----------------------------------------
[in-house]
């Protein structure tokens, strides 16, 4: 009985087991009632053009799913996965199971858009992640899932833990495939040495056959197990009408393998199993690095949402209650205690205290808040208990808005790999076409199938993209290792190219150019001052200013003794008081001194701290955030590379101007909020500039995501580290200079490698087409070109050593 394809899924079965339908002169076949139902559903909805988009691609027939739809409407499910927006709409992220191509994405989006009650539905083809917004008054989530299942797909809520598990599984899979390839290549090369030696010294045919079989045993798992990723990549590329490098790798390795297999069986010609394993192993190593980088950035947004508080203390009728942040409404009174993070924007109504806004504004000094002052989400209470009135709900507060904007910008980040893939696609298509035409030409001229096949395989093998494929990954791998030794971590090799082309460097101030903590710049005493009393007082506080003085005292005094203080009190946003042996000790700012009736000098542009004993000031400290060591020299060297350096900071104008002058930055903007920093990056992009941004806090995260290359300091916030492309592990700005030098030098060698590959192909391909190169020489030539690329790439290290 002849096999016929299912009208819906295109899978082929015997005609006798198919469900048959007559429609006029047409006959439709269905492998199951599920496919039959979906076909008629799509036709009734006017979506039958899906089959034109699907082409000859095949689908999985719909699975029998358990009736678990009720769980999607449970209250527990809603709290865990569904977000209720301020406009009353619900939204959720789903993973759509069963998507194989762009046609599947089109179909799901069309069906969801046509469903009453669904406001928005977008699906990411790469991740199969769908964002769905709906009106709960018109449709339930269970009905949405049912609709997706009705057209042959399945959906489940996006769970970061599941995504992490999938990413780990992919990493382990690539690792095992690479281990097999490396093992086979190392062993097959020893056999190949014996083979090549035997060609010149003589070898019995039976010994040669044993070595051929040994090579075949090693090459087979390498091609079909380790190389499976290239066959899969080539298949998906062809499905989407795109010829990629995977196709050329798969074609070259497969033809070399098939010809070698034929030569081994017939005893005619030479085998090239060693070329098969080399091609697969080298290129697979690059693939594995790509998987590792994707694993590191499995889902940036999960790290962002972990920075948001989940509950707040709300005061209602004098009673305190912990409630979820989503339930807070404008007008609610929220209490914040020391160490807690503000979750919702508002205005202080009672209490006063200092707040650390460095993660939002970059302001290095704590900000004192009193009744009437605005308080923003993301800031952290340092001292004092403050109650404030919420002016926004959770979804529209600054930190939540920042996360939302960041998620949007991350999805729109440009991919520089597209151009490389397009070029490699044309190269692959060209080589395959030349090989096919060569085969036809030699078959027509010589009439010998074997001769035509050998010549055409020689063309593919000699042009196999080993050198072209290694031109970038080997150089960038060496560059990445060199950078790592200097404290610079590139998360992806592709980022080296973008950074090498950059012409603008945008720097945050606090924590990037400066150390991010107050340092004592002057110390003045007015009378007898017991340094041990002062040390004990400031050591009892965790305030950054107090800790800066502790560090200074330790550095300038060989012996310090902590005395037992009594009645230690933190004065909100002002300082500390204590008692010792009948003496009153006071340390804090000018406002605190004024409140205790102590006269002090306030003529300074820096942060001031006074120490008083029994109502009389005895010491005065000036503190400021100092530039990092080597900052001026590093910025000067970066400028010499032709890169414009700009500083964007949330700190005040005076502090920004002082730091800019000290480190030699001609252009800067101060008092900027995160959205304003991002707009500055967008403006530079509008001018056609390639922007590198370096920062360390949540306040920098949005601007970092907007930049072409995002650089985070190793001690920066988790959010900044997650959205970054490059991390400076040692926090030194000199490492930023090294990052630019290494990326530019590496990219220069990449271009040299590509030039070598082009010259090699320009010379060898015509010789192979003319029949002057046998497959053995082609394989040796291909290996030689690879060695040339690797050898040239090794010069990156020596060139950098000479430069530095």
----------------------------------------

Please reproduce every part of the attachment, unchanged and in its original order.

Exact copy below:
[in-house]
């Protein structure tokens, strides 16, 4: 009985087991009632053009799913996965199971858009992640899932833990495939040495056959197990009408393998199993690095949402209650205690205290808040208990808005790999076409199938993209290792190219150019001052200013003794008081001194701290955030590379101007909020500039995501580290200079490698087409070109050593 394809899924079965339908002169076949139902559903909805988009691609027939739809409407499910927006709409992220191509994405989006009650539905083809917004008054989530299942797909809520598990599984899979390839290549090369030696010294045919079989045993798992990723990549590329490098790798390795297999069986010609394993192993190593980088950035947004508080203390009728942040409404009174993070924007109504806004504004000094002052989400209470009135709900507060904007910008980040893939696609298509035409030409001229096949395989093998494929990954791998030794971590090799082309460097101030903590710049005493009393007082506080003085005292005094203080009190946003042996000790700012009736000098542009004993000031400290060591020299060297350096900071104008002058930055903007920093990056992009941004806090995260290359300091916030492309592990700005030098030098060698590959192909391909190169020489030539690329790439290290 002849096999016929299912009208819906295109899978082929015997005609006798198919469900048959007559429609006029047409006959439709269905492998199951599920496919039959979906076909008629799509036709009734006017979506039958899906089959034109699907082409000859095949689908999985719909699975029998358990009736678990009720769980999607449970209250527990809603709290865990569904977000209720301020406009009353619900939204959720789903993973759509069963998507194989762009046609599947089109179909799901069309069906969801046509469903009453669904406001928005977008699906990411790469991740199969769908964002769905709906009106709960018109449709339930269970009905949405049912609709997706009705057209042959399945959906489940996006769970970061599941995504992490999938990413780990992919990493382990690539690792095992690479281990097999490396093992086979190392062993097959020893056999190949014996083979090549035997060609010149003589070898019995039976010994040669044993070595051929040994090579075949090693090459087979390498091609079909380790190389499976290239066959899969080539298949998906062809499905989407795109010829990629995977196709050329798969074609070259497969033809070399098939010809070698034929030569081994017939005893005619030479085998090239060693070329098969080399091609697969080298290129697979690059693939594995790509998987590792994707694993590191499995889902940036999960790290962002972990920075948001989940509950707040709300005061209602004098009673305190912990409630979820989503339930807070404008007008609610929220209490914040020391160490807690503000979750919702508002205005202080009672209490006063200092707040650390460095993660939002970059302001290095704590900000004192009193009744009437605005308080923003993301800031952290340092001292004092403050109650404030919420002016926004959770979804529209600054930190939540920042996360939302960041998620949007991350999805729109440009991919520089597209151009490389397009070029490699044309190269692959060209080589395959030349090989096919060569085969036809030699078959027509010589009439010998074997001769035509050998010549055409020689063309593919000699042009196999080993050198072209290694031109970038080997150089960038060496560059990445060199950078790592200097404290610079590139998360992806592709980022080296973008950074090498950059012409603008945008720097945050606090924590990037400066150390991010107050340092004592002057110390003045007015009378007898017991340094041990002062040390004990400031050591009892965790305030950054107090800790800066502790560090200074330790550095300038060989012996310090902590005395037992009594009645230690933190004065909100002002300082500390204590008692010792009948003496009153006071340390804090000018406002605190004024409140205790102590006269002090306030003529300074820096942060001031006074120490008083029994109502009389005895010491005065000036503190400021100092530039990092080597900052001026590093910025000067970066400028010499032709890169414009700009500083964007949330700190005040005076502090920004002082730091800019000290480190030699001609252009800067101060008092900027995160959205304003991002707009500055967008403006530079509008001018056609390639922007590198370096920062360390949540306040920098949005601007970092907007930049072409995002650089985070190793001690920066988790959010900044997650959205970054490059991390400076040692926090030194000199490492930023090294990052630019290494990326530019590496990219220069990449271009040299590509030039070598082009010259090699320009010379060898015509010789192979003319029949002057046998497959053995082609394989040796291909290996030689690879060695040339690797050898040239090794010069990156020596060139950098000479430069530095």